Thom Jennings (10:36):
Yeah, and I mean it's a, again, this goes back to state and federal law. There's federal laws that that protect union activity. There's state laws that protect union activity. And I, and there are traditions, I would imagine that a place like Michigan, for example, which has a long history and tradition of the, you know, having the auto industry being one of the main industries is probably a very pro-union state because most of the workers worked in unions. And in growing up in Rochester, you grew up in Rochester as well. We had two major employers in the area at the time. And we'll name 'em without, again, you know, saying in positive or or negative. But there was Xerox and there was Kodak, Xerox was Union, Kodak was not, but Kodak worked very hard to keep the union out. But they did it by offering really good benefits bonuses, all those types of things.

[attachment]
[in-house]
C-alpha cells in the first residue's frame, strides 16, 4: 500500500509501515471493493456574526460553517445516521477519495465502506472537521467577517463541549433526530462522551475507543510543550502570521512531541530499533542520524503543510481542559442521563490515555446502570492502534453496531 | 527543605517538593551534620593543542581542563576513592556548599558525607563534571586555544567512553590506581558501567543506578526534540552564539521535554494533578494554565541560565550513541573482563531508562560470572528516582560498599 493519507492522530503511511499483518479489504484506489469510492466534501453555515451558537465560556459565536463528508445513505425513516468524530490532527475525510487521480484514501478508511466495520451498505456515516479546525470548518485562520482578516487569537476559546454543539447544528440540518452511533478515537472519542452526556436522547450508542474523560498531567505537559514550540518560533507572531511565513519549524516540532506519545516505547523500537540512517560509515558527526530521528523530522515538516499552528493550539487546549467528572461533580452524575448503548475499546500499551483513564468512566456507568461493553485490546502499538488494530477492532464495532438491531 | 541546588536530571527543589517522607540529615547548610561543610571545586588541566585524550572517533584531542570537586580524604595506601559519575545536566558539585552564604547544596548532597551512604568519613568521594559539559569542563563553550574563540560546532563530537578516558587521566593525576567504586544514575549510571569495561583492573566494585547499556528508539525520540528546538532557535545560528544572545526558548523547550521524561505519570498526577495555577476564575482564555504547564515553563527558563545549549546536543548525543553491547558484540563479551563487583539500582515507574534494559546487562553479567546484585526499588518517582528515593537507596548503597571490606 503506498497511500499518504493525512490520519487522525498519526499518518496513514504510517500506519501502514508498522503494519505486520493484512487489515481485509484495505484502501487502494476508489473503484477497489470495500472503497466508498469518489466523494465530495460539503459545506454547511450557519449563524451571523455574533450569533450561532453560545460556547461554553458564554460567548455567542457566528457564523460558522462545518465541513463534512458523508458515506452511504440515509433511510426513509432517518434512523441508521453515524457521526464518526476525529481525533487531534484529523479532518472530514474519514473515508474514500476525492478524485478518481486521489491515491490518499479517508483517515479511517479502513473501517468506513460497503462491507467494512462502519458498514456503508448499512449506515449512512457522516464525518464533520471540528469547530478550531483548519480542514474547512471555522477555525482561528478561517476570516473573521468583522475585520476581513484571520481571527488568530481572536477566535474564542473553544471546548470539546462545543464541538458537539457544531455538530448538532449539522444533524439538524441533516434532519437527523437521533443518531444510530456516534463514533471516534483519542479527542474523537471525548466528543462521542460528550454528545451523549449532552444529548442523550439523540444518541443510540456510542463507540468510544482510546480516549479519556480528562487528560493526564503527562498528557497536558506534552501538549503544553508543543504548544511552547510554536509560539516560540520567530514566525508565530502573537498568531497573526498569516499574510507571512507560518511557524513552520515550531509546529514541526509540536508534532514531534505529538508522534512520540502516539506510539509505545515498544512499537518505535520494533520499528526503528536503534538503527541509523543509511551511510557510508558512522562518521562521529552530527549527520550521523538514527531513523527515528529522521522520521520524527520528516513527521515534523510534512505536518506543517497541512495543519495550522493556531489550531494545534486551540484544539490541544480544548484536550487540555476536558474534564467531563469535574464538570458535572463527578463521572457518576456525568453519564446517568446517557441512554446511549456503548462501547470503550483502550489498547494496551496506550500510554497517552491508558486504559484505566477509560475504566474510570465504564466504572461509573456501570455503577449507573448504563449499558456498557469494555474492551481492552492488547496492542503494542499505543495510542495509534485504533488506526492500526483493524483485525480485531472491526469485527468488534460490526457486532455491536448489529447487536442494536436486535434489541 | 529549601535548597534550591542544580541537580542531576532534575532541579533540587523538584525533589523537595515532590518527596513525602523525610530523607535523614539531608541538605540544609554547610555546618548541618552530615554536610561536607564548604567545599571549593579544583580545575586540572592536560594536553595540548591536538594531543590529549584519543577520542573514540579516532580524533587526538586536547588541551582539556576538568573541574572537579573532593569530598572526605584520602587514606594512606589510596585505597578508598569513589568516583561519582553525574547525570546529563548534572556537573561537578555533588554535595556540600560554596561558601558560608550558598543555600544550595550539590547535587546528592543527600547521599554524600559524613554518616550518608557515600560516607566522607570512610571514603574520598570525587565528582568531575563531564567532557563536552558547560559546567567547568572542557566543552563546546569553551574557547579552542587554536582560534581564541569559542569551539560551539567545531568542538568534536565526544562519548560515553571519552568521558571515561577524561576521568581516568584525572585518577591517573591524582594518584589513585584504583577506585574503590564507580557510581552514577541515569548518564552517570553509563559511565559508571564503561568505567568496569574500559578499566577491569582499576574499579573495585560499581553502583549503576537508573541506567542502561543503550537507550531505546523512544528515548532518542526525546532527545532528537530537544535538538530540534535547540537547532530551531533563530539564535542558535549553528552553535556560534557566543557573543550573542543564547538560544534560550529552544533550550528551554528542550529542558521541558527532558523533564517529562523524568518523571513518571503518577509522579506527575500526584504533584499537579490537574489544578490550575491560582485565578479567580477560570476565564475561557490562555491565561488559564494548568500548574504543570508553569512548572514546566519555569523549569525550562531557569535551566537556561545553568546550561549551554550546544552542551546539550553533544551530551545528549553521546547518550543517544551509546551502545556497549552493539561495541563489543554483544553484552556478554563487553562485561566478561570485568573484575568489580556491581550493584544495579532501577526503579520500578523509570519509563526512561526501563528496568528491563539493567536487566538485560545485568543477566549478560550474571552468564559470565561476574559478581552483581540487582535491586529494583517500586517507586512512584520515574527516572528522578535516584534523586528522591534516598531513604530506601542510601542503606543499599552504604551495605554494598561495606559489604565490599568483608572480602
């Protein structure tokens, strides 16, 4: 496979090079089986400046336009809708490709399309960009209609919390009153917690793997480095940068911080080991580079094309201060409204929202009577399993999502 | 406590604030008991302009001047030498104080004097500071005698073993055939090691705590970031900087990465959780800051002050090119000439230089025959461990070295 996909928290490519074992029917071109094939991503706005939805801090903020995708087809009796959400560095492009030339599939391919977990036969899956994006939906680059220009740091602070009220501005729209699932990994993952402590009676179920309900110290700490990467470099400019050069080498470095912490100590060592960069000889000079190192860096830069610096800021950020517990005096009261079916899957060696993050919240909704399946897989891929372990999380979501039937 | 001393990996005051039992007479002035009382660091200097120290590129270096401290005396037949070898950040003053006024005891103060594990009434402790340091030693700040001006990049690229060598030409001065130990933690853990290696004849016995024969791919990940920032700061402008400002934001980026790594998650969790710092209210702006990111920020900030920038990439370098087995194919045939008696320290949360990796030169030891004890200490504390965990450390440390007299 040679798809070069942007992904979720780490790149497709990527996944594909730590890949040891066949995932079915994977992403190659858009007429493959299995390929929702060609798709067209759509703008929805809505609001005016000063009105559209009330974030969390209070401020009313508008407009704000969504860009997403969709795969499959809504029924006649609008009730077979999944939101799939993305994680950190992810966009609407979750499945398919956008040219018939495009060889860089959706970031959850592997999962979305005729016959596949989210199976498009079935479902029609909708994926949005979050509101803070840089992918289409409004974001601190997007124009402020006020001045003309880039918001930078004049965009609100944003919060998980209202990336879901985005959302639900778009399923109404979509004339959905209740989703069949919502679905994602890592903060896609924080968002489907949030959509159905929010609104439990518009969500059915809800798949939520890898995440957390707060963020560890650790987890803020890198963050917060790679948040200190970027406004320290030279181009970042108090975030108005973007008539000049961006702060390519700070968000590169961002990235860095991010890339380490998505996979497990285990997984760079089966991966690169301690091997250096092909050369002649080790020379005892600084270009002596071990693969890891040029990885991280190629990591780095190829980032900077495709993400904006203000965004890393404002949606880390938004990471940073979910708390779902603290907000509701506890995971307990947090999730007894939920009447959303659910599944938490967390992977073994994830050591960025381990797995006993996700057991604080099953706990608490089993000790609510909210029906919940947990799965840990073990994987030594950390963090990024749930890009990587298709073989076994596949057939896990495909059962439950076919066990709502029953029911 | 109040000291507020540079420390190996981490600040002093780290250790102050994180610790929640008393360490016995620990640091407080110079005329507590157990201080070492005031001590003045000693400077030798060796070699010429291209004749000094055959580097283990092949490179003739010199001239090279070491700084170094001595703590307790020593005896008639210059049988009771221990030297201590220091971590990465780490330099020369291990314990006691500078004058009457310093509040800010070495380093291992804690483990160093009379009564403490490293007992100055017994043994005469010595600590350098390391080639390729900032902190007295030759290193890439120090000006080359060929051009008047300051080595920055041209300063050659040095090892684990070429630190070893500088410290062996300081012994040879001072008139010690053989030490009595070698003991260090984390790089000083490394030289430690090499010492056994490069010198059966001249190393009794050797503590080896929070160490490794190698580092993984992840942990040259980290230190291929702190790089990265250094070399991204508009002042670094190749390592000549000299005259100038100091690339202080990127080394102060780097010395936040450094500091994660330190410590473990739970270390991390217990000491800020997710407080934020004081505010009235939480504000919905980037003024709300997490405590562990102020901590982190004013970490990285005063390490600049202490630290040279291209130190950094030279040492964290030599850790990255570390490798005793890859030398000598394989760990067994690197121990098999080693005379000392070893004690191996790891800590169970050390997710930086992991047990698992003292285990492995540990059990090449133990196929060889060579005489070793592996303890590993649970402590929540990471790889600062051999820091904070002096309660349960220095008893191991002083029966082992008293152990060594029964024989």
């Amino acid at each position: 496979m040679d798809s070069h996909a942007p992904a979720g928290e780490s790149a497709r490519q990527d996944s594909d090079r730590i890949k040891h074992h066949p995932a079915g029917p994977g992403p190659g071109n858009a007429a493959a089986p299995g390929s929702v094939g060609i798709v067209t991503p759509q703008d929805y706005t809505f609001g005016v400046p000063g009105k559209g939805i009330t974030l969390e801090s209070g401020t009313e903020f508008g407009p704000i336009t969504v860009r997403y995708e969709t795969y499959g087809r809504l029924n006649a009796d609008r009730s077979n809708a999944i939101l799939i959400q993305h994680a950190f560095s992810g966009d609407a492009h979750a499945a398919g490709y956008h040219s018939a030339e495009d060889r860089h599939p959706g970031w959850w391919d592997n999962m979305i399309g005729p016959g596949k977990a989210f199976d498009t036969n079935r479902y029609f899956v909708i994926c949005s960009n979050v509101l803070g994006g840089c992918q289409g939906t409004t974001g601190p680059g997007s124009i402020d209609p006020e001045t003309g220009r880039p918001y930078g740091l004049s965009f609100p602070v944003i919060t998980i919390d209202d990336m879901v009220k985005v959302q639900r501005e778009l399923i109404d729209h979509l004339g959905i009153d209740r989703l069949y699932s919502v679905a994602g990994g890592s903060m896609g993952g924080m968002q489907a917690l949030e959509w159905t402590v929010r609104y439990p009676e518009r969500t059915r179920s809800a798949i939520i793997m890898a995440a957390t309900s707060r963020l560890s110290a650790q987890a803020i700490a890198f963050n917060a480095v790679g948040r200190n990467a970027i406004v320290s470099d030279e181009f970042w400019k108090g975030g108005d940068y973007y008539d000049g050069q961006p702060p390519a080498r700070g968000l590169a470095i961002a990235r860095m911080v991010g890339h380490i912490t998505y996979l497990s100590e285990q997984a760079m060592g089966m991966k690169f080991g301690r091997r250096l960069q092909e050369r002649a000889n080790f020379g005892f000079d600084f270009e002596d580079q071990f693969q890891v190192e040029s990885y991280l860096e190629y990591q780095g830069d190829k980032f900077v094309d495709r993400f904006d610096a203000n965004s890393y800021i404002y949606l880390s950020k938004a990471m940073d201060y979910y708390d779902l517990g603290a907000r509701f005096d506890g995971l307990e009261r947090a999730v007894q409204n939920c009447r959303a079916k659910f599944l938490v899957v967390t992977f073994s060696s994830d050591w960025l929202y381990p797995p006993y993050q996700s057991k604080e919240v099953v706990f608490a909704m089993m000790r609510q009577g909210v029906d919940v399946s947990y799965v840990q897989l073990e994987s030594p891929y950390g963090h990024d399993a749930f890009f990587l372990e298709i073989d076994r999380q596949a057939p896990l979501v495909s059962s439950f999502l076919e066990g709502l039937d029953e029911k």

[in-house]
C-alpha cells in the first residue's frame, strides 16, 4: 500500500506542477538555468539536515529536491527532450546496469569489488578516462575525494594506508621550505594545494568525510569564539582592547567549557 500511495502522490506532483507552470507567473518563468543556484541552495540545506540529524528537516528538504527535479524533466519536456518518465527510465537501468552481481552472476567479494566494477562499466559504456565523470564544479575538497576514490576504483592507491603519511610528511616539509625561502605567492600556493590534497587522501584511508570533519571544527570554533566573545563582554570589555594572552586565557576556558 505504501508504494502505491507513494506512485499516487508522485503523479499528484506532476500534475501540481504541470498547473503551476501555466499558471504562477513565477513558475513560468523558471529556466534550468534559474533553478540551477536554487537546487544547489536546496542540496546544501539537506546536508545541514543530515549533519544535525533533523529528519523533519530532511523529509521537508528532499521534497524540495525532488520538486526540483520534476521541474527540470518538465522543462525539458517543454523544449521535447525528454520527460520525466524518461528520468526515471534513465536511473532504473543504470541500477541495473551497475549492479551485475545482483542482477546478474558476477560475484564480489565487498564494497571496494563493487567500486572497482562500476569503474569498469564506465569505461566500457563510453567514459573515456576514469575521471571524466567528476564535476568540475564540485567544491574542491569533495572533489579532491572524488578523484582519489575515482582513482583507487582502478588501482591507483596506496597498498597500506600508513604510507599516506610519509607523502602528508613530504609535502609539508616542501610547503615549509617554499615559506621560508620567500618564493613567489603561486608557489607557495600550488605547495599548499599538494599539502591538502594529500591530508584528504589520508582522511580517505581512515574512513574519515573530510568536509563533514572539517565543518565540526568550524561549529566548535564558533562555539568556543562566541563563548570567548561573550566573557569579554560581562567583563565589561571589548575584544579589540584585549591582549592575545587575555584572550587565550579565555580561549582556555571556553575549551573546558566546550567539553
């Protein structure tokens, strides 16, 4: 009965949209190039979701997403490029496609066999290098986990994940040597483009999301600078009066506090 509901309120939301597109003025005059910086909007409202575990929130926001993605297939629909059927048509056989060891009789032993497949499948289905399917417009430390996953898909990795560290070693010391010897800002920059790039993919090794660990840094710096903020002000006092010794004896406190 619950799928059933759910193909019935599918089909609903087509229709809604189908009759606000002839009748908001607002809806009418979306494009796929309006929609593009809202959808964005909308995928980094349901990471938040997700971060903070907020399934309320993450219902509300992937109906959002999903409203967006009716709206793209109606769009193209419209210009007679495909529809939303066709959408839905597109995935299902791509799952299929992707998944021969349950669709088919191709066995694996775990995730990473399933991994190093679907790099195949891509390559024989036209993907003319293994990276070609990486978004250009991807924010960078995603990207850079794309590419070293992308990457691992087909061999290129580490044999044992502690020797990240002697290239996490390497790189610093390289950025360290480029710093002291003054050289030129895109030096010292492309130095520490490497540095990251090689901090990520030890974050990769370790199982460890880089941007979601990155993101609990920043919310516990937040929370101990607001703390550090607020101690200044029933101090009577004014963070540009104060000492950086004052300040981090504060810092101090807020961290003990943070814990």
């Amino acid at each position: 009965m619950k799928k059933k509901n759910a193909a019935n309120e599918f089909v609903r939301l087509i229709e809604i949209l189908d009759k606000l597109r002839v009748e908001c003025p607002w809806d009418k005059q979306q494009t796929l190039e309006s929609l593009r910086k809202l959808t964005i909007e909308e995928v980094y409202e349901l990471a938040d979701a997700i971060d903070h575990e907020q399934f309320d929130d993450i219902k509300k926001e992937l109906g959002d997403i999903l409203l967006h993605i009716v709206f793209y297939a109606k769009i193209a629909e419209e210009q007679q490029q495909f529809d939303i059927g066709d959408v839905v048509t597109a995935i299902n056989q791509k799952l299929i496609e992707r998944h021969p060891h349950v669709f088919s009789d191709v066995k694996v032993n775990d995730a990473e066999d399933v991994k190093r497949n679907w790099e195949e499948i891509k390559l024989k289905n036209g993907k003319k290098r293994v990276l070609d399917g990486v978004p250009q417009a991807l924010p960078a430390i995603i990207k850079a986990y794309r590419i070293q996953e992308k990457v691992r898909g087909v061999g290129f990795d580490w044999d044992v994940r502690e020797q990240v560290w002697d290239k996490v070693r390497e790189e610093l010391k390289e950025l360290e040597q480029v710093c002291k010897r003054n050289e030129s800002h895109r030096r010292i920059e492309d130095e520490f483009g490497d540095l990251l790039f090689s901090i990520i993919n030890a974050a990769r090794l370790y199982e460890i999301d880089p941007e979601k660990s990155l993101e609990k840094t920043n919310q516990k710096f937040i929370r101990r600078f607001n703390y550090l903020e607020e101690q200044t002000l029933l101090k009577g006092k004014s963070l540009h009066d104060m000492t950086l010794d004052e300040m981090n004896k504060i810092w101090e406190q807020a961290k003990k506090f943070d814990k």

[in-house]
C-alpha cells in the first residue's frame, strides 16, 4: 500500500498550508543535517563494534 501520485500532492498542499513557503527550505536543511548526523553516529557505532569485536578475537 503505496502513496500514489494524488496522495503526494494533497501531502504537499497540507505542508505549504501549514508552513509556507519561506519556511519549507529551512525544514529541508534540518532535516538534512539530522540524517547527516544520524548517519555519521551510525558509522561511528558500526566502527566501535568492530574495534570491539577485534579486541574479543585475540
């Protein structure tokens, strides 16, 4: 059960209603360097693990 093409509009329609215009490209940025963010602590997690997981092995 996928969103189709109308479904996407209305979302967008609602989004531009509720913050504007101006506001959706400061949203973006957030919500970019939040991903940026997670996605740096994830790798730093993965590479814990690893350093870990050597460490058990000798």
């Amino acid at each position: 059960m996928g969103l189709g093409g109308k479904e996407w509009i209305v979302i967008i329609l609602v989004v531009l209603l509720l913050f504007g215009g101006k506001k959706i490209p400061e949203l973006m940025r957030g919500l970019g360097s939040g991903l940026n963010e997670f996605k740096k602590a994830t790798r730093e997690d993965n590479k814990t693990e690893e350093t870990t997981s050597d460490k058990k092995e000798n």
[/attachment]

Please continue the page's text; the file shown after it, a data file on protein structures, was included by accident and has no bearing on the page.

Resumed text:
Thom Jennings (11:31):
I mean, when they were in a position financially to do so, unfortunately things changed. Kodak changed and whatnot. But that was definitely their strategy and they, they were very transparent about that. We don't want a union in here and we're gonna do that by making sure that our employees are happy with the working conditions. And I think that's another thing that, that needs to be noted, that as we said, they're a person that comes in to organize a union. They're looking for a workplace that, that is filled with disgruntled workers. Now most people say, oh, it's pay, it's always pay. It's always pay. It's not always pay. There's all kinds of different conditions that you need to look at in terms of your workplace that employees can be disgruntled about.